Taoiseach Enda Kenny (pictured) believes that the issue of same-sex marriage should be left to the Government's Constitutional Convention.
In response to questions on the issue, Mr Kenny's spokesman said that the Taoiseach believed the issue was best left to be discussed at the Convention.
According to a report in the Daily Mail, Mr Kenny had opposed the idea of same-sex marriage prior to the 2007 General Election.
In an interview with that paper, Mr Kenny said that he didn't believe that same-sex marriage should be legalised.
He said: “No, I don't favour same-sex marriage. We (Fine Gael) were the first party down here to produce a document on civil unions and registration of civil unions, and to deal with tax and hereditary property and all of that-that's as far as we went.”
Mr Kenny's current stance comes after remarks made on Sunday by Tanaiste Eamon Gilmore who said same-sex marriage was “the civil rights issue of this generation”.
Mr Gilmore said: “I believe in gay marriage. The right of gay couples to marry is, quite simply, the civil rights issue of this generation, and, in my opinion, its time has come.”
However, Mr Kenny's spokesperson said: “For the first time we are opening up this discussion in a very considered way, and at this point in time, the Taoiseach is deferring to the process.”
The Government's deputy press secretary, speaking for the Labour party, said Mr Gilmore's statement was an expression of personal opinion and not the official Government line.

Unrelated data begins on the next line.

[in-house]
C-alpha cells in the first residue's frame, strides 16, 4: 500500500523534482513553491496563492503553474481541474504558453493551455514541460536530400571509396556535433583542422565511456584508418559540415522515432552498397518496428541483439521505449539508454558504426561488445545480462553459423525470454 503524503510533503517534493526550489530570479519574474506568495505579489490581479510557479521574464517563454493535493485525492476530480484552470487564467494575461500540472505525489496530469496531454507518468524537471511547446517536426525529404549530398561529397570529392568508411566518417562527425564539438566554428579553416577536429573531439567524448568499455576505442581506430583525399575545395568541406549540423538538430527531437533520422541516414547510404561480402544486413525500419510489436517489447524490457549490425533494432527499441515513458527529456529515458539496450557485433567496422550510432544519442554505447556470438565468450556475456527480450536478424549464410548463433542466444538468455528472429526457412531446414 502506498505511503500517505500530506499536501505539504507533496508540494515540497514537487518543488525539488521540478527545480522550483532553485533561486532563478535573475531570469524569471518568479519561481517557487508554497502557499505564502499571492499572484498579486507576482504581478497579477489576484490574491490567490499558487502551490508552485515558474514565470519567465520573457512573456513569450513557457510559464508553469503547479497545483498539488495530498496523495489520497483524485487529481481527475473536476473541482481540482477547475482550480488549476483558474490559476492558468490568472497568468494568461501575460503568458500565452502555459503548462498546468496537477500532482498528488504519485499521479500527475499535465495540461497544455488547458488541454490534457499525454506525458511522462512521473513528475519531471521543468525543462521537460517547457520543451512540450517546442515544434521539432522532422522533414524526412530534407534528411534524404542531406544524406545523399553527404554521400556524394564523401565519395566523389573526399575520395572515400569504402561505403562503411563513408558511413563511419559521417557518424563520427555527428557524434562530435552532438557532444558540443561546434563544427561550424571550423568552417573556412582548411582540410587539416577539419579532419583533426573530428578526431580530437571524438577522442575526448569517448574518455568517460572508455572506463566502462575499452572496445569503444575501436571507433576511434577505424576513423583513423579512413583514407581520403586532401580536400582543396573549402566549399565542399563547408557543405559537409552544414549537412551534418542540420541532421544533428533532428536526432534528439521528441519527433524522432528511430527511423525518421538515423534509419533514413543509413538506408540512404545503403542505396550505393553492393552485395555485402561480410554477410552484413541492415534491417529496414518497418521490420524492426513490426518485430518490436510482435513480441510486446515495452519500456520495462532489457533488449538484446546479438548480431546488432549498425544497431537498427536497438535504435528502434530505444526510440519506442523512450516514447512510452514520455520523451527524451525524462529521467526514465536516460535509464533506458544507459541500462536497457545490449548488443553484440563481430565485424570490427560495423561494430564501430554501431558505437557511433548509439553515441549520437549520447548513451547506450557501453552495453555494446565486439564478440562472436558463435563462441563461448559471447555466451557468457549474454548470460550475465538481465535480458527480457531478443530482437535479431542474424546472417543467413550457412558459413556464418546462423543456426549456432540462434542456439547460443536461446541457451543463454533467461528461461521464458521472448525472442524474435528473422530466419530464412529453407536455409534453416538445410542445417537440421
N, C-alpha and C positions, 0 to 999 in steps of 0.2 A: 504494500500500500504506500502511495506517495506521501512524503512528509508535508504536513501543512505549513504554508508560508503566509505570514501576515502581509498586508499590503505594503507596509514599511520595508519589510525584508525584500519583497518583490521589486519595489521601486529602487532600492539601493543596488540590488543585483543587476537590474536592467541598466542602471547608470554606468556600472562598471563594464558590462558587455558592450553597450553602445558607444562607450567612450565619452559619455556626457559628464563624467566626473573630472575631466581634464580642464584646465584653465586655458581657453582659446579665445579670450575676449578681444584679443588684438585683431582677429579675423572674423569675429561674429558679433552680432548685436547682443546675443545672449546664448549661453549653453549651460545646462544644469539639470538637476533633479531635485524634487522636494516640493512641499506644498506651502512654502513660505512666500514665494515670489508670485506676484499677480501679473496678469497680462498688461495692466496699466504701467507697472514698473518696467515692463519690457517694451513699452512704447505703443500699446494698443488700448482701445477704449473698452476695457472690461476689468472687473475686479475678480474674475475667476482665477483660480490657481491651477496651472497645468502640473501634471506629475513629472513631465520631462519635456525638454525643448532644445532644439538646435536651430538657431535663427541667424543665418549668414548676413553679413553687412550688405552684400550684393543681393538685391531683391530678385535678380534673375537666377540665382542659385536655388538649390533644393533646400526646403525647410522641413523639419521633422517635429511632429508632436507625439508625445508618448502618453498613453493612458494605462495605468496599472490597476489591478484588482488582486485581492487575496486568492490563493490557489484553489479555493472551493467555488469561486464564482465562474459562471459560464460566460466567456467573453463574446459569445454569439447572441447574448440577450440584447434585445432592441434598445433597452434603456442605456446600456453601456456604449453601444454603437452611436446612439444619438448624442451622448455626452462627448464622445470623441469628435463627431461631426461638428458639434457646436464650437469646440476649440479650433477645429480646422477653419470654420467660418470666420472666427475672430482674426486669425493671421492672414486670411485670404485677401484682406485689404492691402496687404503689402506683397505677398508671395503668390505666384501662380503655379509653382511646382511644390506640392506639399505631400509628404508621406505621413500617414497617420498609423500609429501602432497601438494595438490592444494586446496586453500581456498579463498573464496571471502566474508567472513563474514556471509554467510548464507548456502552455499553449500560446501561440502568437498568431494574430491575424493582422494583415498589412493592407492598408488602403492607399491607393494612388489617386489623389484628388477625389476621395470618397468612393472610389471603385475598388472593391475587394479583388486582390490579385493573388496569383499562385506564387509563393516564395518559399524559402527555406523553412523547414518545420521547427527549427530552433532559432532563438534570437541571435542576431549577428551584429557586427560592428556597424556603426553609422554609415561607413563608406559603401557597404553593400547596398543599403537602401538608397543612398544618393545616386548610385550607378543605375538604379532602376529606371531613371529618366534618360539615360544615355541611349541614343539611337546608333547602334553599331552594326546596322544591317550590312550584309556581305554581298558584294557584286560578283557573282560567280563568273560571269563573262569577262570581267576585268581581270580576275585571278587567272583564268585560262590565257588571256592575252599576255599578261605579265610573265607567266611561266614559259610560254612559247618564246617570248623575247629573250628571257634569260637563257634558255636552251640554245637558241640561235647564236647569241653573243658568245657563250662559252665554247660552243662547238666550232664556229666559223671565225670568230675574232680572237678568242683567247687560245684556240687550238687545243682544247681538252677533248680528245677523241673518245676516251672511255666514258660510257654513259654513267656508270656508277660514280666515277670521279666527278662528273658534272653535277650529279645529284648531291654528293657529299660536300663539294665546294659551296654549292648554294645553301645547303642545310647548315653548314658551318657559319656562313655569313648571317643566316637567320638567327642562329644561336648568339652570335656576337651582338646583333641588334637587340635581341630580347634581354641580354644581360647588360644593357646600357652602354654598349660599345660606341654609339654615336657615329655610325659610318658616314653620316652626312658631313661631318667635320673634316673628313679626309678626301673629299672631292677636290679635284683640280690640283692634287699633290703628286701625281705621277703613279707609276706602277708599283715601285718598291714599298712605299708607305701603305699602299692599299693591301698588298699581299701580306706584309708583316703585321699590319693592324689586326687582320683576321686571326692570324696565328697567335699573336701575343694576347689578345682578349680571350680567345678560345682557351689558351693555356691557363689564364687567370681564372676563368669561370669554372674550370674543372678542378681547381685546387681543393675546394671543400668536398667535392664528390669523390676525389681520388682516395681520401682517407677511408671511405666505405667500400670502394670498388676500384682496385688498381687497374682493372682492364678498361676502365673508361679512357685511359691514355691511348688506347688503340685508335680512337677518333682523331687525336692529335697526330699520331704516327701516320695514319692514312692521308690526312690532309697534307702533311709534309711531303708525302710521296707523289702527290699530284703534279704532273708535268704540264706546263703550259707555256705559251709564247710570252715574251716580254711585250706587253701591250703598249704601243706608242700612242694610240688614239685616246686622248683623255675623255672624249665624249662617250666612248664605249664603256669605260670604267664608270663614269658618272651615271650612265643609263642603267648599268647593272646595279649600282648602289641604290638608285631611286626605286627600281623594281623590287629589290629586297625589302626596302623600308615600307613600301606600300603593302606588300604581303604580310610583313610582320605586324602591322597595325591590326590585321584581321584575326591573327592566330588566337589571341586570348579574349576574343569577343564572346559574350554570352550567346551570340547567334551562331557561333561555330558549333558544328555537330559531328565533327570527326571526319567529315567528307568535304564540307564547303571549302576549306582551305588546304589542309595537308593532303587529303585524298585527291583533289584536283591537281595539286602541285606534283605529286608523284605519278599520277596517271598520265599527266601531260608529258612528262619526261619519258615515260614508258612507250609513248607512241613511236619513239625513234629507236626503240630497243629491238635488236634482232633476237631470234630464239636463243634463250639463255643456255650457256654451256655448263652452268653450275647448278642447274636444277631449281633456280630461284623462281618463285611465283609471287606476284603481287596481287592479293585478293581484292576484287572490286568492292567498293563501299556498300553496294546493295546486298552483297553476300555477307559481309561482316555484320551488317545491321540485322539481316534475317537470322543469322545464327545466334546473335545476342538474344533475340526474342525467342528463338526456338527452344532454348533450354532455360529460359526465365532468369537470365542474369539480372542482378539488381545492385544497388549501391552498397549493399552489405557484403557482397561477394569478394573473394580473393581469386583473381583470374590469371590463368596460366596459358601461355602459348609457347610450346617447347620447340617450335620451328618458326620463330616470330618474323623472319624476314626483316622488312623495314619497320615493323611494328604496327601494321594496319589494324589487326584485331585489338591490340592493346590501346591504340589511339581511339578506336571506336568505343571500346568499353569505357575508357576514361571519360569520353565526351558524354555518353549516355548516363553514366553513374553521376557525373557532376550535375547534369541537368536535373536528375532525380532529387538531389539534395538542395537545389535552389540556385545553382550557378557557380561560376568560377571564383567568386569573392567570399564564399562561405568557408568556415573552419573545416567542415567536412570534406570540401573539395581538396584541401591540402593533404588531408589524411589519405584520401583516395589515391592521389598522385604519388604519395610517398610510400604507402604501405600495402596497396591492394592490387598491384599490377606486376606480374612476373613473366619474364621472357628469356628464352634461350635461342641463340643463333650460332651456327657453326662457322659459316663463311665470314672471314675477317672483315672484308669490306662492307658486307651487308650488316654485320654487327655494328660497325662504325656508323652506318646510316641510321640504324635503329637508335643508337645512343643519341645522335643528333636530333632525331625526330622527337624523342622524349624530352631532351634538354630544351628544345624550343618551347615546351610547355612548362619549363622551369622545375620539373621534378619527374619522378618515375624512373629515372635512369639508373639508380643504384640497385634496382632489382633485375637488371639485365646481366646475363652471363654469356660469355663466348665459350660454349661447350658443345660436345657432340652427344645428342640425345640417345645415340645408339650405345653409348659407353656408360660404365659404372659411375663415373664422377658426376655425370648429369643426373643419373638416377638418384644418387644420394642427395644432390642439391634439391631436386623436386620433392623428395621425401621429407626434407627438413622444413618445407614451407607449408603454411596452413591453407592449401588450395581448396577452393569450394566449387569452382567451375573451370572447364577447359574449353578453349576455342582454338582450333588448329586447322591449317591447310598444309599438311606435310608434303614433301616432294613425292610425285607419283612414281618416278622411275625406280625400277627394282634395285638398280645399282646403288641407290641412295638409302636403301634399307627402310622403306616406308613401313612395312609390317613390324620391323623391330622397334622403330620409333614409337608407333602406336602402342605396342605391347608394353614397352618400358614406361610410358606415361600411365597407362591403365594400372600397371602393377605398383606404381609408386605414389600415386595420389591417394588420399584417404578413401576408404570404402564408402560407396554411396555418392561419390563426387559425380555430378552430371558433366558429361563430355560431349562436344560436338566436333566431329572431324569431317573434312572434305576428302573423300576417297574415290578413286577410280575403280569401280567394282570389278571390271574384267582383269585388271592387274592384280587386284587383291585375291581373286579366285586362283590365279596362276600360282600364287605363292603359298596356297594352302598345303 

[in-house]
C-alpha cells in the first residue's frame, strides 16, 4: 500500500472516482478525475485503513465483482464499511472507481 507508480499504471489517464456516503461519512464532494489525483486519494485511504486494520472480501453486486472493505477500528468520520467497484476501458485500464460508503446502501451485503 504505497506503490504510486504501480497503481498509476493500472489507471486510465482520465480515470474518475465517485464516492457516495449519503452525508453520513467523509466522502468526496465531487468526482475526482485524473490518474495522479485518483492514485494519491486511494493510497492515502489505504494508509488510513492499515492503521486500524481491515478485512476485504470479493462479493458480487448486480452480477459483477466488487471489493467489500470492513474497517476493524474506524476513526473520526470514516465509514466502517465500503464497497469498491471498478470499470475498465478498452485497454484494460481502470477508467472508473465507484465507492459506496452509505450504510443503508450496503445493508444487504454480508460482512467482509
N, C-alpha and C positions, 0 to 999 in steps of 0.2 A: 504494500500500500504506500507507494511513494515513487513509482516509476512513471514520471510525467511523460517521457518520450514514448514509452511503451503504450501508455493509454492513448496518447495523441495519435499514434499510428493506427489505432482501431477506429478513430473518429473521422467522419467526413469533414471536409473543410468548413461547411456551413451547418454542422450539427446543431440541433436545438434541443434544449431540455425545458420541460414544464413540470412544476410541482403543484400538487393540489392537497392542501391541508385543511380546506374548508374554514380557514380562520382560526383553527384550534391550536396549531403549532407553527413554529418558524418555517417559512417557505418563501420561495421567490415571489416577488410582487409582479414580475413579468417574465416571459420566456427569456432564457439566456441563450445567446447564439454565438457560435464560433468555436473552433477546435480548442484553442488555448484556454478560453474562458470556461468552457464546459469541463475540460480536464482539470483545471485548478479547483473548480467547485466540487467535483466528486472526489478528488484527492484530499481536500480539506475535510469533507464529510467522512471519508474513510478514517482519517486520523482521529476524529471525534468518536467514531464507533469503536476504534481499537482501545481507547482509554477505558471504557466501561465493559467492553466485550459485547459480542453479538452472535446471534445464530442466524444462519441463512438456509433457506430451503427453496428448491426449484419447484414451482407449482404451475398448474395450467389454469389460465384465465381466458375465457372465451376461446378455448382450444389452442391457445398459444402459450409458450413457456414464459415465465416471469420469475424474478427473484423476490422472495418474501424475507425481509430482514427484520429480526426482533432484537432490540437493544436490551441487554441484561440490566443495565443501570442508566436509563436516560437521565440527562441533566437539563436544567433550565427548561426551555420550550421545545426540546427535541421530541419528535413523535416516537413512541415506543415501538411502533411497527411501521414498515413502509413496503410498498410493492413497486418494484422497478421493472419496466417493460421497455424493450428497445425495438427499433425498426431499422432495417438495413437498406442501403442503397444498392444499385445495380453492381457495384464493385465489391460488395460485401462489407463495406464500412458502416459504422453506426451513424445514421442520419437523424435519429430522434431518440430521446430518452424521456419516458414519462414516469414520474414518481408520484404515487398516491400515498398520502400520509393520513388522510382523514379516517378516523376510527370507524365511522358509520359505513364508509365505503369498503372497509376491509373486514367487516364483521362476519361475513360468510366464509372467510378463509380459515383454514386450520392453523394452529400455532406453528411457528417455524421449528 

The director of the Iona Institute, David Quinn, expressed regret that the Taoiseach had not stuck to his original opposition to same-sex marriage.
Speaking to the Daily Mail, he said: “We would prefer the Taoiseach to stick to his original comments and not simply go with the flow that is doing the rounds at the moment.”
He added that, internationally, whenever same-sex marriage had been put to voters in a referendum, it had been defeated.
He said: “Every time this has gone to a popular vote, 31 times in about the last five years, it has lost, with the most recent poll lost in North Carolina (in the US) within the last month.
“The only one we've had in Europe recently was in Slovenia, earlier this year, and even when the pro-gay marriage lobby was 20 points there in the polls, they went on to lost by 10 points.
“The primary reason they all lost is that when the real arguments are presented to the public, people realise that the chief reason that marriage is important is to ensure that children receive the full support of both their parents.”
Meanwhile, the chairman of the Fine Gael Parliamentary Party, Charlie Flanagan, said that there was “a lot of work to be done on that issue” before same-sex marriage could be legalised.
Speaking on TV3's Vincent Browne show last night, Mr Flanagan said that the Civil Partnership Act, which gave most of the rights of marriage to same-sex couples, was only two years old.
He said: “The reason full gay marriage was not incorporated in that Act at the time was there are some Constitutional difficulties. The courts, to the best of my knowledge, have defined marriage as the union of a man and a woman being consenting partners. So the definition of marriage under our law and our Constitution is a stumbling block.
“That would require a referendum. We have a number of referendums backed up. We have the children's referendum to take place in the autumn of this year, we have the abolition of the Seanad, which will be a referendum held presumably next year and a number of other ones.”
However, Mr Flanagan denied that this implied that a referendum on same-sex marriage would not happen in the lifetime of this Government.